Roche Failure Leaves Industry Reassessing Alzheimer's Space
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The biopharma industry has spent the past two days responding in various ways. Several of Roche’s competitors, including Biogen, Cassava Sciences and Eli Lilly saw their stocks rise as a result.
While it may seem that a negative result for one anti-amyloid drug would be negative for the entire class, Dr. Howard Fillit, co-founder and chief science officer at the Alzheimer’s Drug Discovery Foundation (ADDF), had a different take.
“If you’ve seen one anti-amyloid therapy, then you’ve seen one anti-amyloid therapy,” he said in a statement Monday.
Gantenerumab, a fully human monoclonal IgG1 antibody that targets and binds beta-amyloid aggregates such as plaques, fibrils and oligomers, slowed clinical decline by 8% compared to placebo in the GRADUATE I study and 6% in GRADUATE II.
Roche plans to present further data on gantenerumab at the Clinical Trials on Alzheimer's Disease conference taking place from Nov. 29 to Dec. 2.
Lecanemab in a "Unique Position"
In the opposite corner and benefiting from Roche’s woes is lecanemab, being developed by Biogen and Eisai.
In the Phase III CLARITY AD trial, lecanemab reduced clinical decline by 27% compared to placebo after 18 months, based on the Clinical Dementia Rating-Sum of Boxes (CDR-SB) assessment.
Fillit highlighted these results, saying, “This is further proof not all drugs that attack the same target are identical. The complexity of the aging brain means there are likely nuances in how drugs work to do things like clear amyloid and tau proteins, reduce inflammation and improve the brain’s metabolism."
He emphasized, "Each drug needs to be evaluated individually.”
In a note issued Monday, Baird senior biotechnology analyst Brian Skorney said Roche’s trial failure “takes out the biggest competitive risk to lecanemab.”
Skorney told BioSpace that Biogen is in a “unique position”, having for all intents and purposes, “passed the threshold of demonstrating efficacy on a large phase three study.”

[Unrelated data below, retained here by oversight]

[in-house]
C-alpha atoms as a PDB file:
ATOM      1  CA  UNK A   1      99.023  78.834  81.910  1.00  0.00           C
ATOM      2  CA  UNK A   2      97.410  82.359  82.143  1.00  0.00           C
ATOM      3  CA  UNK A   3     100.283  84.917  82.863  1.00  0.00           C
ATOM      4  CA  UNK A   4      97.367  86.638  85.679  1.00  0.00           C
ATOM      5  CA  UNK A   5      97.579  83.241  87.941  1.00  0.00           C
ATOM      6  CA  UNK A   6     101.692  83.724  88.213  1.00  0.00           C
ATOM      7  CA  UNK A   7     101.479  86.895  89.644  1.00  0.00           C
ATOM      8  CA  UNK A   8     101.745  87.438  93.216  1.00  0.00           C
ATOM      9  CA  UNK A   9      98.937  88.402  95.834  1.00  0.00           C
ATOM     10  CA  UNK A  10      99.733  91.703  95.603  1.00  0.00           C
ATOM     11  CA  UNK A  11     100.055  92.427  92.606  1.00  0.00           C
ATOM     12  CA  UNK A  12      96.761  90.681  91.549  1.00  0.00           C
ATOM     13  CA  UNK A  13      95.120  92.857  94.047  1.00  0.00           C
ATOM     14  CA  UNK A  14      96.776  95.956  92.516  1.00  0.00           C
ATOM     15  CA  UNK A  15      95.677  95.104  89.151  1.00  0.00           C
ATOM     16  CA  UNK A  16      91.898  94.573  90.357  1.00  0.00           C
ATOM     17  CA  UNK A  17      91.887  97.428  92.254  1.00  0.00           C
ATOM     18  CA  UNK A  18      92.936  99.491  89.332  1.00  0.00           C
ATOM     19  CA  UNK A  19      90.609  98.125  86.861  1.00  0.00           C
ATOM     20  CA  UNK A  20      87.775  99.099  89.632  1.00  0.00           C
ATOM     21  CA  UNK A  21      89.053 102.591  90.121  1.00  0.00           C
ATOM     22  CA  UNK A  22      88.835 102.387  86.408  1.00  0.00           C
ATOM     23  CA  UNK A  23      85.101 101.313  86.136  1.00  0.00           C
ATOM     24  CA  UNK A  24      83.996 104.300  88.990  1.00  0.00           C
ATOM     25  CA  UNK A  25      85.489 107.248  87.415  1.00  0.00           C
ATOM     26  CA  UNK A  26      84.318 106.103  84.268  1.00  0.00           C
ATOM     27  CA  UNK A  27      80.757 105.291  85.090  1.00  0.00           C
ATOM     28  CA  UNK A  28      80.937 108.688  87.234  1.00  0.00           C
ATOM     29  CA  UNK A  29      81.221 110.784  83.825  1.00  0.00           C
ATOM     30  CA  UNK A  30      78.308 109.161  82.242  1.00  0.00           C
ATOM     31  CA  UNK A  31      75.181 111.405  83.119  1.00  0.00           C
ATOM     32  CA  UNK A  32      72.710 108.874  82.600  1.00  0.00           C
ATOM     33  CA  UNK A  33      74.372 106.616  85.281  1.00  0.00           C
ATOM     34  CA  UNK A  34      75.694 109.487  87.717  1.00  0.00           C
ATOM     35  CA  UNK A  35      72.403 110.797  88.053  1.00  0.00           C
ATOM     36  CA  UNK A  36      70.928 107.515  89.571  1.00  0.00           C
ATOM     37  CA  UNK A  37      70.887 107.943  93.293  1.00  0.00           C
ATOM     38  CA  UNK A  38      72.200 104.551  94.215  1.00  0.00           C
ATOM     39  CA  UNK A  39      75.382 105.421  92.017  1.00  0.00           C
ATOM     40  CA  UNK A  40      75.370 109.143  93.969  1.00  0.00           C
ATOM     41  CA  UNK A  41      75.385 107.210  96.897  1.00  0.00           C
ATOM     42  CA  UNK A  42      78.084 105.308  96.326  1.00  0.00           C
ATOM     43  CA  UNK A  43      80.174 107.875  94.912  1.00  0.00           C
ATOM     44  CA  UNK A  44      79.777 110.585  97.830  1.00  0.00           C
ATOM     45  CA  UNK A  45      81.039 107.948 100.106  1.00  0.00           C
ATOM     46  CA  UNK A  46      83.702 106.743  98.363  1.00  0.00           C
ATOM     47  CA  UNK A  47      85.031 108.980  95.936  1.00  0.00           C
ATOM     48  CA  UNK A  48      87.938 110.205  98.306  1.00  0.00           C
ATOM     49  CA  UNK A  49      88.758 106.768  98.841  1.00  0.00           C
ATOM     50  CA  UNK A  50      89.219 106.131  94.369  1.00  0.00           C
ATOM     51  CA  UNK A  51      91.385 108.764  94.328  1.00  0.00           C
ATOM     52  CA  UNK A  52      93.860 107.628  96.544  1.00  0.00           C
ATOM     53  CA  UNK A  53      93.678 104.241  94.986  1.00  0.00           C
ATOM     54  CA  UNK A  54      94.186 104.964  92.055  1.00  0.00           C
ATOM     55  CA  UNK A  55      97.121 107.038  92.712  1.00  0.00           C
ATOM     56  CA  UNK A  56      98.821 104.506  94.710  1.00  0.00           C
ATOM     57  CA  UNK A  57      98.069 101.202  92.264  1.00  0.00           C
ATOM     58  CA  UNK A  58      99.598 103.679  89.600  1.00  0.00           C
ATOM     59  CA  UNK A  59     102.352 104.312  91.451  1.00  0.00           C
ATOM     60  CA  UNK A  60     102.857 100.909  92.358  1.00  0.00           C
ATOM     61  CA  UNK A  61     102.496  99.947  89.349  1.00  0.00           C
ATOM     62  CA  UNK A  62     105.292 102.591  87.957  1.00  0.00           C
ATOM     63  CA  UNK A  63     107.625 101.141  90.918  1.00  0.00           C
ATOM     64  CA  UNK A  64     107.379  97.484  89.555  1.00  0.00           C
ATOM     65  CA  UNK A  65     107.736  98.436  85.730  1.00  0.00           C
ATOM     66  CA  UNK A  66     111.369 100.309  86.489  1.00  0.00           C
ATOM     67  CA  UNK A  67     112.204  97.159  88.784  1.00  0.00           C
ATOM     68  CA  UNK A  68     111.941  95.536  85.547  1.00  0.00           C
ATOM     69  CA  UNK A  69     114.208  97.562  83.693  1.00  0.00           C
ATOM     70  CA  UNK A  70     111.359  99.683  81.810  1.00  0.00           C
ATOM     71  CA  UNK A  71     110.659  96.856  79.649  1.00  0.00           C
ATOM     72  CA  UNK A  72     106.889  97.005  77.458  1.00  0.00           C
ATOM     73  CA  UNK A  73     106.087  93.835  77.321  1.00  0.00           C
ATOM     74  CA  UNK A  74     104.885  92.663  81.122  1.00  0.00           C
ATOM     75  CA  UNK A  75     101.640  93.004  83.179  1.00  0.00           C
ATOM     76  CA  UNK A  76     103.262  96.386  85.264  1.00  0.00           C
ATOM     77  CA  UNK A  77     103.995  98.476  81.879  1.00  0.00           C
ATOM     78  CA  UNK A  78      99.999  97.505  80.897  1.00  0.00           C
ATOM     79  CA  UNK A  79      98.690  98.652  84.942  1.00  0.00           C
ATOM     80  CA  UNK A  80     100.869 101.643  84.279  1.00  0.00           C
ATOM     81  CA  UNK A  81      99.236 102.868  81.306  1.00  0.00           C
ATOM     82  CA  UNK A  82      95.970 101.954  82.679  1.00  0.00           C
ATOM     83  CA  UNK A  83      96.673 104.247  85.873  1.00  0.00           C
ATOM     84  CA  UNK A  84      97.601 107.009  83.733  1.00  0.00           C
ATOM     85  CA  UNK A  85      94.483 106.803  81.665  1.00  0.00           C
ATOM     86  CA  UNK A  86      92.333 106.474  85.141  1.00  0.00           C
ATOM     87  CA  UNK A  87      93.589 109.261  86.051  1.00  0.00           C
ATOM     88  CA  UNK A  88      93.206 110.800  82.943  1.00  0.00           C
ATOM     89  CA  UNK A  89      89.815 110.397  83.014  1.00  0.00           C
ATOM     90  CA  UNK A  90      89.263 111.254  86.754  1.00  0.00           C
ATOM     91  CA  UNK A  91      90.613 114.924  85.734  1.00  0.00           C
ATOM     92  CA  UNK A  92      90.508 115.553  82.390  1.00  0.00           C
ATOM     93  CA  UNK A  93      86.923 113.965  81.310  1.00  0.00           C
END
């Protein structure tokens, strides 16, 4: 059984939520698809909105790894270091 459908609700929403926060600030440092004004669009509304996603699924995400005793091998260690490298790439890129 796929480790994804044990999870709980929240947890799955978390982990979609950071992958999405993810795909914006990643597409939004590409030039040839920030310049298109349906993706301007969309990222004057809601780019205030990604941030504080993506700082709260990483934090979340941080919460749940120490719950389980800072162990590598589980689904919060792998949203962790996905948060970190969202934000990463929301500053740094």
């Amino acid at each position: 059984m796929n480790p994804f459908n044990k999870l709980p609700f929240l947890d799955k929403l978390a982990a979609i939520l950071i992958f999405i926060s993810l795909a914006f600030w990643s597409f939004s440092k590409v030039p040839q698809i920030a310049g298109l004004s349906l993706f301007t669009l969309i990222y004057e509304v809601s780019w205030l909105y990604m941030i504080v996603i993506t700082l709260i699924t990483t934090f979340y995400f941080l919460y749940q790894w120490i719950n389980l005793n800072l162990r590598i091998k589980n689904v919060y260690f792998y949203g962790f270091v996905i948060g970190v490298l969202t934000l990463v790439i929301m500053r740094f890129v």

After the CLARITY-AD data, Skorney said there has been a re-analysis of the beta-amyloid space and the validity of targeting amyloid as a valid target. He called these “the first compelling data set” and an “outlier” in this space, while cautioning it has yet to be peer-reviewed.
Skorney said that to him, gantenerumab had the most potential in terms of a major competitive threat to lecanemab. Its subcutaneous administration – compared with the other drugs tested thus far in Phase III studies that were administrated intravenously – could have been a “major competitive advantage,” he said.
While Eli Lilly’s donanemab has yet to yield Phase III data, treatment with the antibody reportedly slowed decline by 32% compared to placebo, according to the Integrated Alzheimer's Disease Rating Scale in the Phase II TRAILBLAZER-ALZ study.
Data from the Phase III study is expected in mid-2023. Depending on the results, donanemab could be a dark horse, or rather, an unknown-as-yet horse.
Skorney additionally pointed to what he called lecanemab’s “definitely better ARIA data,” over donanemab and Biogen’s approved Alzheimer’s treatment aducanumab (Aduhelm).
Amyloid-related imaging abnormalities (ARIA) has been a primary safety concern linked to Aduhelm. In the CLARITY-AD trial, the rate of ARIA-H (ARIA cerebral microhemorrhages, cerebral macrohemorrhages and superficial siderosis) was 17% in the lecanemab group compared to 8.7% in the placebo group. The ARIA-E rate was 12.5% in the lecanemab group and 1.7% in the placebo group, Biogen and Eisai reported.
ARIA is a known adverse event associated with anti-amyloid antibodies. Aduhelm’s label contains a warning to physicians to monitor for ARIA-E.
In October, an investigator in the CLARITY-AD study alleged that treatment with lecanemab led to a patient’s death from ARIA.
Biogen and Eisai also intend to present lecanemab data at CTAD.
A New Approach?
When all the data comes in and is analyzed, “it's still debatable that this mechanism even really clearly works,” Skorney said. Aduhelm, after all, was approved on the “reasonably likely” correlation between the removal of plaque and a reduction in clinical decline.
“The results we’ve seen from drugs in this class points to the urgent need to bring a range of amyloid and non-amyloid therapies to market to slow the course of Alzheimer’s Disease,” Fillit said in the same statement.
According to a recent analysis of Alzheimer’s clinical trials by ADDF, more than three in four drugs in the clinic today are focused on non-amyloid targets.
“I would argue we are at the infancy of understanding the pathophysiology of Alzheimer's,” Skorney said.
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